A national unity initiative in memory of Gilad, Eyal and Naftali was launched Thursday at the President’s residence in Jerusalem. There is no theme better suited to their personalities, say those who knew them.

By Atara Beck

“Just as we became one in the efforts to bring them home, so too we were shaken as one when we discovered their fate,” President Reuven Rivlin declared Thursday morning at the launch of the Jerusalem Unity Prize in memory of the three Israeli youths who were abducted and murdered by Hamas terrorists last summer.

After an intense search, the bodies of Gilad Shaar, Naftali Frankel and Eyal Yifrach were found buried in a field north of Hebron. It was concluded that they were killed shortly after the abduction.

There was, however, a silver lining to the profound tragedy – the deep unity that enveloped the nation both throughout the search and upon receiving the terrible news that they had been killed.

Mayor Nir Barkat addresses the audience. Left: President Reuven Rivlin. Right: Rabbi Y.D. Grossman, a major unifying force across the social spectrum. (Photo: UWI)

Mayor Nir Barkat addresses the audience. Left: President Reuven Rivlin. Right: Rabbi Y.D. Grossman, a major unifying force across the social spectrum. (Photo: UWI)

“Different opinions and views [and] individual interests were put aside as everyone joined in…working together with the understanding that Naftali, Gilad and Eyal were all of our sons,” the president declared at the ceremony, which took place at his residence in the presence of Jerusalem Mayor Nir Barkat and the parents of the three boys.

“We know that this great spirit of mutual responsibility is no passing phase,” Rivlin continued.

“In awarding this prize, we want to embolden and amplify the positive voices in our society and focus on the good,” he explained.

The Jerusalem Prize was initiated in partnership with the three bereaved families and the Jerusalem-based Gesher organization, a non-profit dedicated to closing the social gaps between different segments of Israeli society.

The award will be presented on June 3 in three separate categories, each with prizes of up to NIS 100,000. The first will go to an individual or organization; the second, for social initiatives to advance national unity, and the third for promoting unity between Israel and the Diaspora.

‘We Received Strength from Across the Nation’

“During the days of the search, of despair, doubts and worry, days full of holiness, we saw mutual support, caring, encouragement, and goodwill,” Avi Frankel, father of Naftali, told the assembled. “We received strength from across the nation, at home and abroad. We felt we were not alone, and that all the people stood with us through this awful time.”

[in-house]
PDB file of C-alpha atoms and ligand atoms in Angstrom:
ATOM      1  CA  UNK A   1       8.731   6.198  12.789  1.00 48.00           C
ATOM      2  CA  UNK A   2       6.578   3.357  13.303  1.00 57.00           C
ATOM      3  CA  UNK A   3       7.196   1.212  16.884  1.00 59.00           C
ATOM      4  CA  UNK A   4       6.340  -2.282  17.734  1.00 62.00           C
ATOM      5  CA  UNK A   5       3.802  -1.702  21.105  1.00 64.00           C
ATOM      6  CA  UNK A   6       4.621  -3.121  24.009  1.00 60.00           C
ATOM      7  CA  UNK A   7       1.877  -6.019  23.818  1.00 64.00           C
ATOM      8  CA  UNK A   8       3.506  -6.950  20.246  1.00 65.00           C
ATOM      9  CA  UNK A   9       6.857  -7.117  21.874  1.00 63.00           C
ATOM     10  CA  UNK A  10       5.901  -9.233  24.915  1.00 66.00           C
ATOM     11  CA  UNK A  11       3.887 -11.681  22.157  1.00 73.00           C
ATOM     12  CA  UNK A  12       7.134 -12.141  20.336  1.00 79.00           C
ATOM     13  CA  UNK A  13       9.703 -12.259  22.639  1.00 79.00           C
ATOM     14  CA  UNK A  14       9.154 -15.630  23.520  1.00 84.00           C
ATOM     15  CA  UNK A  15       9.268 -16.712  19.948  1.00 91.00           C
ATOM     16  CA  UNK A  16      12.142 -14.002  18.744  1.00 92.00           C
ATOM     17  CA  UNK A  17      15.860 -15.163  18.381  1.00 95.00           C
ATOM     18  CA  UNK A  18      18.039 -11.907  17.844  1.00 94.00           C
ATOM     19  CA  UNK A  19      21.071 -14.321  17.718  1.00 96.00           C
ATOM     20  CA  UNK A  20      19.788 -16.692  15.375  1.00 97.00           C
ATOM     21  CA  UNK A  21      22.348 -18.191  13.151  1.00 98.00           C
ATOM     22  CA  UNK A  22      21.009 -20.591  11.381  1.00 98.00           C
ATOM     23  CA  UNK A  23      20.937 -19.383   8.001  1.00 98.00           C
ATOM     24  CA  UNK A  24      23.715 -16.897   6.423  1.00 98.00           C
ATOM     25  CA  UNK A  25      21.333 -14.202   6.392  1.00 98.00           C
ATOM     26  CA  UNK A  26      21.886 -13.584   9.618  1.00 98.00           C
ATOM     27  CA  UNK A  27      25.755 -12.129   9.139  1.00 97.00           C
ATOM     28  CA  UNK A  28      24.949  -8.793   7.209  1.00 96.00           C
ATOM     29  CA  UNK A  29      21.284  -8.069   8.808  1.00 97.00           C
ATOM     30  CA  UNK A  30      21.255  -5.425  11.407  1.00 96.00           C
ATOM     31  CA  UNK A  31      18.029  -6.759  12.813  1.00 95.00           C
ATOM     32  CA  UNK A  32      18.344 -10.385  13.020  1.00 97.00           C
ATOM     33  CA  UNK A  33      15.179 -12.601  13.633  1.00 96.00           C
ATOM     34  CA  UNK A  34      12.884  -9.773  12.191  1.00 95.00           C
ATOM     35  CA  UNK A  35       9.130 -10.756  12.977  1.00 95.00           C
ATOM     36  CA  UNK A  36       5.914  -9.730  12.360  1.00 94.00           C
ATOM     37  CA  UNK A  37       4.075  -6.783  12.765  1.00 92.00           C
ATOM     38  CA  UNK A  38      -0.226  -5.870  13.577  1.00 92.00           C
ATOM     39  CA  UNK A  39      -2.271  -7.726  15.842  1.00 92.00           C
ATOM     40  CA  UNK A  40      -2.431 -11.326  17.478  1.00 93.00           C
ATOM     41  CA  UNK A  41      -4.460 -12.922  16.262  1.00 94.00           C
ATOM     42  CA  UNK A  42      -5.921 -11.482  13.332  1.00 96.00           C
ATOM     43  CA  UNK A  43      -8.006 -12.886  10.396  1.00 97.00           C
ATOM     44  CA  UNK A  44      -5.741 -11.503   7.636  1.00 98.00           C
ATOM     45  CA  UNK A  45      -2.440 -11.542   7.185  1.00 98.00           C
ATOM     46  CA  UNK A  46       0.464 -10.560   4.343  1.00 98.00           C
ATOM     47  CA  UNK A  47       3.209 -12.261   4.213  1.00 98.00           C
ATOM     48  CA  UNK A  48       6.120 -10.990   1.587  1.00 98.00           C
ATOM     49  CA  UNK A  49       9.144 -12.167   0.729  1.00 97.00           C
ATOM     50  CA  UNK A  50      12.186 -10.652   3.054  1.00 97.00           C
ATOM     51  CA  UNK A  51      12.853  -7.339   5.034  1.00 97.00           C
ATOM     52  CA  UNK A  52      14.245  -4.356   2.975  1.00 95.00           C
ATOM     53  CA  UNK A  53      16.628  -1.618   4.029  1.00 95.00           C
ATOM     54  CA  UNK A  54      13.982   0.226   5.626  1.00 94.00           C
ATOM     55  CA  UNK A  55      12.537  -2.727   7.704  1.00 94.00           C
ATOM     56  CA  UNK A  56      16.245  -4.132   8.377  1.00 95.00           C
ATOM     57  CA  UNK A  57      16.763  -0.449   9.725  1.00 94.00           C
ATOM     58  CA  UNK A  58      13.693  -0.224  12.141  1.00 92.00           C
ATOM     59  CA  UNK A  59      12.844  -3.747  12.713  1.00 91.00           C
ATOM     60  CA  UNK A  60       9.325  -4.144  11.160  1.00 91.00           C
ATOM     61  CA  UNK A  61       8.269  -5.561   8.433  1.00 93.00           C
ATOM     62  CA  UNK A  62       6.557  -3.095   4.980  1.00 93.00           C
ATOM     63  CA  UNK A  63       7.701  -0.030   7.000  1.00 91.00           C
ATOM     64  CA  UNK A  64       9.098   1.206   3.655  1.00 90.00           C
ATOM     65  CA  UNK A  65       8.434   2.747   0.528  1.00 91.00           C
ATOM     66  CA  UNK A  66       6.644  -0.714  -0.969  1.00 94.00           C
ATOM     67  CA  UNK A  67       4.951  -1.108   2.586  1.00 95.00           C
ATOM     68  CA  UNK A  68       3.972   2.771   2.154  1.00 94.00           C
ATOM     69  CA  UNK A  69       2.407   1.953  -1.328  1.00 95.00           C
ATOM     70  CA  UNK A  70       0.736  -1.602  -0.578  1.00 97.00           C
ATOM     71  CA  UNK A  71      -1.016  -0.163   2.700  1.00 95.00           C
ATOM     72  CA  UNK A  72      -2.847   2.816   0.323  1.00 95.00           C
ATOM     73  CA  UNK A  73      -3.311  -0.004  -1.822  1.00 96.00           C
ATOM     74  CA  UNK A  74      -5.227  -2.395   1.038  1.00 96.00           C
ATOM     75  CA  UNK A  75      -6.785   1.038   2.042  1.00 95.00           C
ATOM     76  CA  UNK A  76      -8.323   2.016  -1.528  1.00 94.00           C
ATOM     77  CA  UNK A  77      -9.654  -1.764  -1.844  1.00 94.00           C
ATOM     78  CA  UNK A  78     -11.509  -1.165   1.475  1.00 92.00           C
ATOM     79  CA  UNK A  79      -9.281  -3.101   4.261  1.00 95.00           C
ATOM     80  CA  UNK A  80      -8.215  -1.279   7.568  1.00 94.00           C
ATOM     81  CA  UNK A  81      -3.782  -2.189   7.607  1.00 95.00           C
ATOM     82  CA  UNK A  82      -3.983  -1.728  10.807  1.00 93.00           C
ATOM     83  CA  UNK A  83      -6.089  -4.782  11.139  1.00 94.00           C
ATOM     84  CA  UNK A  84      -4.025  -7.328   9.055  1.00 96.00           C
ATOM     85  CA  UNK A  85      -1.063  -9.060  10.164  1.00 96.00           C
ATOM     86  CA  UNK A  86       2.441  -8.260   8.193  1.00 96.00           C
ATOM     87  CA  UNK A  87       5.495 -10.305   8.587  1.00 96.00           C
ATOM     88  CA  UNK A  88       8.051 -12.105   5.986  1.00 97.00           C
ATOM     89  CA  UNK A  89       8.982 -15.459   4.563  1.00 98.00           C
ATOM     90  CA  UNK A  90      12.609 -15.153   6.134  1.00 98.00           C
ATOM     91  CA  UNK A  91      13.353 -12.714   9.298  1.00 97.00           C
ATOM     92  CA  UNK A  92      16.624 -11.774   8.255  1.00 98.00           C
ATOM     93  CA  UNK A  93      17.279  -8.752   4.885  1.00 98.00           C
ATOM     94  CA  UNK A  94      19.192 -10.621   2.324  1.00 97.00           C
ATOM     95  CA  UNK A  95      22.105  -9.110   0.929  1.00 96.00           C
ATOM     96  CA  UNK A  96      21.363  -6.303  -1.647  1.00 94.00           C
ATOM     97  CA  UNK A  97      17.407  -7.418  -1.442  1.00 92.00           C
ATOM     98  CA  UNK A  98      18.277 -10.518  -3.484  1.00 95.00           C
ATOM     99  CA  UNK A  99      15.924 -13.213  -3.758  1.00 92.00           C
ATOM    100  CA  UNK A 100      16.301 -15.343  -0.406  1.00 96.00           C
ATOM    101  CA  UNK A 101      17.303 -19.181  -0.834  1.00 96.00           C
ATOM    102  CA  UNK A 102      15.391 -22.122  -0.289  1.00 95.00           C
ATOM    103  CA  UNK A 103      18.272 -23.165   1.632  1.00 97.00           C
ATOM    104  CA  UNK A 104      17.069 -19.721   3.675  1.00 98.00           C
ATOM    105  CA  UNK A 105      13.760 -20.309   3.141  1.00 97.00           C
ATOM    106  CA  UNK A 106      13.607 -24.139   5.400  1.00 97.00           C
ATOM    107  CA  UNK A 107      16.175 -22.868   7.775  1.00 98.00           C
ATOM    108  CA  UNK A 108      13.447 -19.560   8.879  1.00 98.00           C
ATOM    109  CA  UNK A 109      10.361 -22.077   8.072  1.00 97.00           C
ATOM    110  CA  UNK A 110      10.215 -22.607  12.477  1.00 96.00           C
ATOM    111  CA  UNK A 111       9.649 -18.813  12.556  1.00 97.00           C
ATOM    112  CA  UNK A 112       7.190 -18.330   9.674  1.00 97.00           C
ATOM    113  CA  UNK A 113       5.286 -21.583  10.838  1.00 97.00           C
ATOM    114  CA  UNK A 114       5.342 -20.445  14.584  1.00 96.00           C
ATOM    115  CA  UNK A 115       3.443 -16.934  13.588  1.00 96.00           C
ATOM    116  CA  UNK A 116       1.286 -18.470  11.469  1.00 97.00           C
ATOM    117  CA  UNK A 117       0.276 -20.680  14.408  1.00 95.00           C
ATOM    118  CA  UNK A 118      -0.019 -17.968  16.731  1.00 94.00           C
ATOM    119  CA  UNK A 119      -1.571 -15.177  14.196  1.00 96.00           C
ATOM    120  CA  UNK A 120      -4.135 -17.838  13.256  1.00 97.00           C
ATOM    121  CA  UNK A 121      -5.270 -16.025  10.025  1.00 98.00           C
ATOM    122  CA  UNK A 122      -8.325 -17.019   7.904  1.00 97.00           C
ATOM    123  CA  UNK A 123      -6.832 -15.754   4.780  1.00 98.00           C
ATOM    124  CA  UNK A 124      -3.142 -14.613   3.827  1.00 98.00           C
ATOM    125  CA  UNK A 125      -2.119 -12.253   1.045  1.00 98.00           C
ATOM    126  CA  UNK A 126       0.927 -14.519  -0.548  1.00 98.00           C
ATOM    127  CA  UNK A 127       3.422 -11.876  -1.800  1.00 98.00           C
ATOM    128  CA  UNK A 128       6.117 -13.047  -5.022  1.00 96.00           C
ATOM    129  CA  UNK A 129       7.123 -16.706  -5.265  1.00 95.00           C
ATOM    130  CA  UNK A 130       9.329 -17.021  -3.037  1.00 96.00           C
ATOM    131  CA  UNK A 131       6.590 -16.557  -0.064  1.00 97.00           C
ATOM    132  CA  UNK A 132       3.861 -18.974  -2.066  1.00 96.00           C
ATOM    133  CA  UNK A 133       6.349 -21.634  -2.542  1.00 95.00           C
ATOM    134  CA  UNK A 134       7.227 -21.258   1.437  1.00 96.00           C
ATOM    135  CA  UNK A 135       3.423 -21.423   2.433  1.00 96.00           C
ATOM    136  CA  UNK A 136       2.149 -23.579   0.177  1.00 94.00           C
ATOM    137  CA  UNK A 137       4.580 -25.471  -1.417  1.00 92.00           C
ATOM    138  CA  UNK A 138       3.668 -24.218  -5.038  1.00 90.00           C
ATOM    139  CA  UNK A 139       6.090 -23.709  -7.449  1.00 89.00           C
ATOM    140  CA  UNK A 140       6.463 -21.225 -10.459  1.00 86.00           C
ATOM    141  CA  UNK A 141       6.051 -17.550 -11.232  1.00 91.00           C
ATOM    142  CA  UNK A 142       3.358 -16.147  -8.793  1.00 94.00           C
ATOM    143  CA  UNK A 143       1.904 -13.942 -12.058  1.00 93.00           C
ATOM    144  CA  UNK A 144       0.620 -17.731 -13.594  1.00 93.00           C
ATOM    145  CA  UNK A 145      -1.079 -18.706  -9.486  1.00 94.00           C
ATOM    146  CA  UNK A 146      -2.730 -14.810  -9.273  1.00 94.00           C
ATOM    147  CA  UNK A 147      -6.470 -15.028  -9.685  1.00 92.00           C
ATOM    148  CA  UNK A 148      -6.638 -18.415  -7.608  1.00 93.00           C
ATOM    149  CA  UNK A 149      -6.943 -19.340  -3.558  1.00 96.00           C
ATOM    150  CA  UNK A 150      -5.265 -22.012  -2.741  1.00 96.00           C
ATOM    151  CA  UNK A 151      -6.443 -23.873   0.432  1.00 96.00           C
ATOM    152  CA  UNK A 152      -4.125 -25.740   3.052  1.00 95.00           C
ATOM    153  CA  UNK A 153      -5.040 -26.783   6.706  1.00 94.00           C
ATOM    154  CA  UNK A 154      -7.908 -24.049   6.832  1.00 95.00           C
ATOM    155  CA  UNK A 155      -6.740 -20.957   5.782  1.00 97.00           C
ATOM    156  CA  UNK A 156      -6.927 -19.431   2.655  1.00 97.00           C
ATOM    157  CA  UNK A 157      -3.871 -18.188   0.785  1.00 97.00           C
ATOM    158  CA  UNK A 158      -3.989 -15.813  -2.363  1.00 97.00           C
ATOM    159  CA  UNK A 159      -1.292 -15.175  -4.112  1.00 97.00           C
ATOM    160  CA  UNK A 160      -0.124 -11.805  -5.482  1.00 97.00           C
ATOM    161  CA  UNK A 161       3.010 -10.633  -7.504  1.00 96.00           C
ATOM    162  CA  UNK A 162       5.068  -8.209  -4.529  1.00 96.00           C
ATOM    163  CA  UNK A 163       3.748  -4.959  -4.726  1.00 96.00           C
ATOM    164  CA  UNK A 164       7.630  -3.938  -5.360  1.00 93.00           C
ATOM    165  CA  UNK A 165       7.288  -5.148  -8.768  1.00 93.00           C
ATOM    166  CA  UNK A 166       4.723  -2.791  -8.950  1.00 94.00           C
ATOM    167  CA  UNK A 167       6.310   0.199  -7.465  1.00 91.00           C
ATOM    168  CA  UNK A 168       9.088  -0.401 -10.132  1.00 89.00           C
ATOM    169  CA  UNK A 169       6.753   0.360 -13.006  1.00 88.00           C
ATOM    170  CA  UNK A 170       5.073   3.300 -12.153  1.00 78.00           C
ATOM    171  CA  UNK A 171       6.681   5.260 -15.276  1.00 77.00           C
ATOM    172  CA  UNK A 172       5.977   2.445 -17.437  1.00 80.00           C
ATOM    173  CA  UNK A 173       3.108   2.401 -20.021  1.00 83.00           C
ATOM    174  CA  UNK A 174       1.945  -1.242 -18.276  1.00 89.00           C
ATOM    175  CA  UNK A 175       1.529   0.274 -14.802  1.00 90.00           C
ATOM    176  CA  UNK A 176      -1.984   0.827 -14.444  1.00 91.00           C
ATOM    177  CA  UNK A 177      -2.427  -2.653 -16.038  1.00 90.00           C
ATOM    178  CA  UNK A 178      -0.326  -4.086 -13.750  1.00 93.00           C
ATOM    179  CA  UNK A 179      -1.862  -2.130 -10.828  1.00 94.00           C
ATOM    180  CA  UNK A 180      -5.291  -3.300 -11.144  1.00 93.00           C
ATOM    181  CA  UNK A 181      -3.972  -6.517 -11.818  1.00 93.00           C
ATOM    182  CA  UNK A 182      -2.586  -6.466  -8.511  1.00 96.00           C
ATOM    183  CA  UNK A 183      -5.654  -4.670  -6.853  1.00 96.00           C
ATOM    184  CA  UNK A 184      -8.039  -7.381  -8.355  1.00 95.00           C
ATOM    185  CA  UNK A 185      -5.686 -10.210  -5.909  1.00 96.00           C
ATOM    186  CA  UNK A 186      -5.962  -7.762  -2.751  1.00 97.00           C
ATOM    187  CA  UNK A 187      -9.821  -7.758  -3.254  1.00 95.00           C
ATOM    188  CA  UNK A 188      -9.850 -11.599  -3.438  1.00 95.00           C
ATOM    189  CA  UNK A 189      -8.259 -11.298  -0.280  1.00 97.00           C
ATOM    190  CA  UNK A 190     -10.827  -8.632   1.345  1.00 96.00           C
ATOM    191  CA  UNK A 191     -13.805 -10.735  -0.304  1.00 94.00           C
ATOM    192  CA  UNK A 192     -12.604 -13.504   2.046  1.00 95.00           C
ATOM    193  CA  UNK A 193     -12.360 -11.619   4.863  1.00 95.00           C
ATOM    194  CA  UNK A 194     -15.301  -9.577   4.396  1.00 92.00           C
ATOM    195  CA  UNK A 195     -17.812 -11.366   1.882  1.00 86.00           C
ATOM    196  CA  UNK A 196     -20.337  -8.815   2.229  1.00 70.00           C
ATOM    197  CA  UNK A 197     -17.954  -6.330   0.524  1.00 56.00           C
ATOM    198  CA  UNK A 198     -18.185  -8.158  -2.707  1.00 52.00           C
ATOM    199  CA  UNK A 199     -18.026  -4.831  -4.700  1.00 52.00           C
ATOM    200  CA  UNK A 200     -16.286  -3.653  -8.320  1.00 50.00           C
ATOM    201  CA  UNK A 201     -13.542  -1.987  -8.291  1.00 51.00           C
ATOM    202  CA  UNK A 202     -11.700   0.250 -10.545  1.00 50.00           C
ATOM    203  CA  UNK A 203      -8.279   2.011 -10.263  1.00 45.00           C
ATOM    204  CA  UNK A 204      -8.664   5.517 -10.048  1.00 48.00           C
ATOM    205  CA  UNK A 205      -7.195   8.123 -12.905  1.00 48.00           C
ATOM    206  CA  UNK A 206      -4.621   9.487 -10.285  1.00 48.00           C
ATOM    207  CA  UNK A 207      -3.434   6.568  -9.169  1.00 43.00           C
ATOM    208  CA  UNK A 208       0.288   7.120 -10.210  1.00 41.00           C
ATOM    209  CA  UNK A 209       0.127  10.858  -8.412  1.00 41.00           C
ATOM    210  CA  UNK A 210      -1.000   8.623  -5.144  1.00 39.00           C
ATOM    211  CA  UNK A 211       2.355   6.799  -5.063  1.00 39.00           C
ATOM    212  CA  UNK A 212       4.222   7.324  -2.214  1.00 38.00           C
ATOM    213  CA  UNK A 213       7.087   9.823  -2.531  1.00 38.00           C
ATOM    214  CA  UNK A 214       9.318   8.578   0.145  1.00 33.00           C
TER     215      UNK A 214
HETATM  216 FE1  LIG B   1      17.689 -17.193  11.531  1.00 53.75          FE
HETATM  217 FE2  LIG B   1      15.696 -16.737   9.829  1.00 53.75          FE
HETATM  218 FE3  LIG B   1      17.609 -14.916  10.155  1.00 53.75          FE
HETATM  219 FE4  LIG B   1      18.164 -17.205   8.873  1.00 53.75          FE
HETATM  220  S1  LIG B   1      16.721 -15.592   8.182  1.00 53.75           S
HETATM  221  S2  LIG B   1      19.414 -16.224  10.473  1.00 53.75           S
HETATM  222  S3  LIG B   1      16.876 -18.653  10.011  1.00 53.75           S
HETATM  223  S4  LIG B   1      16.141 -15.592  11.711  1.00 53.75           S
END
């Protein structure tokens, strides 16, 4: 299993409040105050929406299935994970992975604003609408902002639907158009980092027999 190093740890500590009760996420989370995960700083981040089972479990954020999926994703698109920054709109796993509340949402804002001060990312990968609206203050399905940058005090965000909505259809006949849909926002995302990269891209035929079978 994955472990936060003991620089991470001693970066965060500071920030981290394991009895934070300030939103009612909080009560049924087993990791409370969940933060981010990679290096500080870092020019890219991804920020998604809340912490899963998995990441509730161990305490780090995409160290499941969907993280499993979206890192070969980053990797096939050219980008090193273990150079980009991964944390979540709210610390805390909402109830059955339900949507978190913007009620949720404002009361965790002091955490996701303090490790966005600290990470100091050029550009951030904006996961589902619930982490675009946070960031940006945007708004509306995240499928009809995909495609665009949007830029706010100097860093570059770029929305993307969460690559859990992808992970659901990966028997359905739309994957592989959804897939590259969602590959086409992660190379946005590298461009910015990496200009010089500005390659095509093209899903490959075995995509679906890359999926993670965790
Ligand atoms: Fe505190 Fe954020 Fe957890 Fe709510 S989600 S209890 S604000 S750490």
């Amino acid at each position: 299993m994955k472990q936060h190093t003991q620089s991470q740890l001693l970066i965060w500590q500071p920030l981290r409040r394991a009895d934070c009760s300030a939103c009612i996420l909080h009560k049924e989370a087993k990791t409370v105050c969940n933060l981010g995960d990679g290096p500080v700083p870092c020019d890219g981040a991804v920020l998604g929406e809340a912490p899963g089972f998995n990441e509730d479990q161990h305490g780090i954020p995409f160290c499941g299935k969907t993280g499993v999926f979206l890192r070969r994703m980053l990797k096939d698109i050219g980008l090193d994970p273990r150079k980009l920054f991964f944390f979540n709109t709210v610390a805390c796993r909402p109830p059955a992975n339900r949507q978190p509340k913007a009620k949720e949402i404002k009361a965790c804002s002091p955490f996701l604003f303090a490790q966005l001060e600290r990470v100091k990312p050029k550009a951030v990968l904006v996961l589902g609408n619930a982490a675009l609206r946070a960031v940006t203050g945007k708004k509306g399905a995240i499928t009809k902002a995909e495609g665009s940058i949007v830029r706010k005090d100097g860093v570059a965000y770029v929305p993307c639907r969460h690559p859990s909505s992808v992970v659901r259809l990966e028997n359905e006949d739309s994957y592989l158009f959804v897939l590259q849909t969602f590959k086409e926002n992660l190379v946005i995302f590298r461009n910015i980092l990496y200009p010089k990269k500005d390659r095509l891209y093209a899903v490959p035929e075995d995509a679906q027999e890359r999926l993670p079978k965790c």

“We are here to preserve the spirit of those days,” he said. “We are honored to be here to launch the prize.”

Uri Yifrach, father of Eyal, said that the boys “brought a different spirit to the people. I have no doubt that their souls have led us to a different place.”

Ofir Shaar, father of Gilad, affirmed: “This is a living memorial. It is special and vibrant, and relates to all communities and to all people in order to inspire a spirit of unity…. This is the essence of the award.”

‘Exceptional Unifying Power of the Families’

Barkat declared that “there was not a single person who was unmoved by the exceptional unifying power of the families of the three boys. The warm connection built during the week of mourning led us to create the Jerusalem Prize for Unity in Israel, which we are launching today.”

Rachel Frankel, mother of Naftali, told United with Israel (UWI) that the purpose is “to continue the spirit of the summer in the good sense. It was a terrible tragedy, but there were also good things.”

Jerusalem Mayor Nir Barkat (L) with David Zeit, executive director, United with Israel. (Photo: UWI)

Jerusalem Mayor Nir Barkat (L) with David Zeit, executive director, United with Israel. (Photo: UWI)

The entries “should be anything to promote being connected,” she explained. “For instance, we are experiencing an election. There are different opinions, which is wonderful, but we need to respect each other, to converse.

People felt connected, like one extended family,” she continued. “We [the families] felt it for sure, even from people abroad, not only those in Israel.”

Iris Yifrach, mother of Eyal, told UWI: “My son was very interested in this type of initiative. In Grade 12, he left his regular high school and went to study in Bat Yam [city near Tel Aviv]. He dedicated his year to working with different types of people – disabled, new immigrants,” and others from all walks of life. “He left his familiar surroundings and reached out.”

Rabbi Yitzchak Dovid Grossman, founder and dean of Migdal Ohr educational institutions and a member of the Chief Rabbinate Council of Israel, is well known for his work with children from disadvantaged and troubled homes. A major unifying force among various communities, he has rehabilitated tens of thousands of youth through his educational network.

“Gilad [Shaar], before he became a Bar Mitzvah, wanted to visit me and learn about the meaning of Ahavat Yisrael – loving your neighbor as thyself,” the rabbi told UWI. “He would ask: What can I do to contribute?”

“There can be no better remembrance for their souls,” he said. This is exactly what the nation of Israel and the people of Israel need.”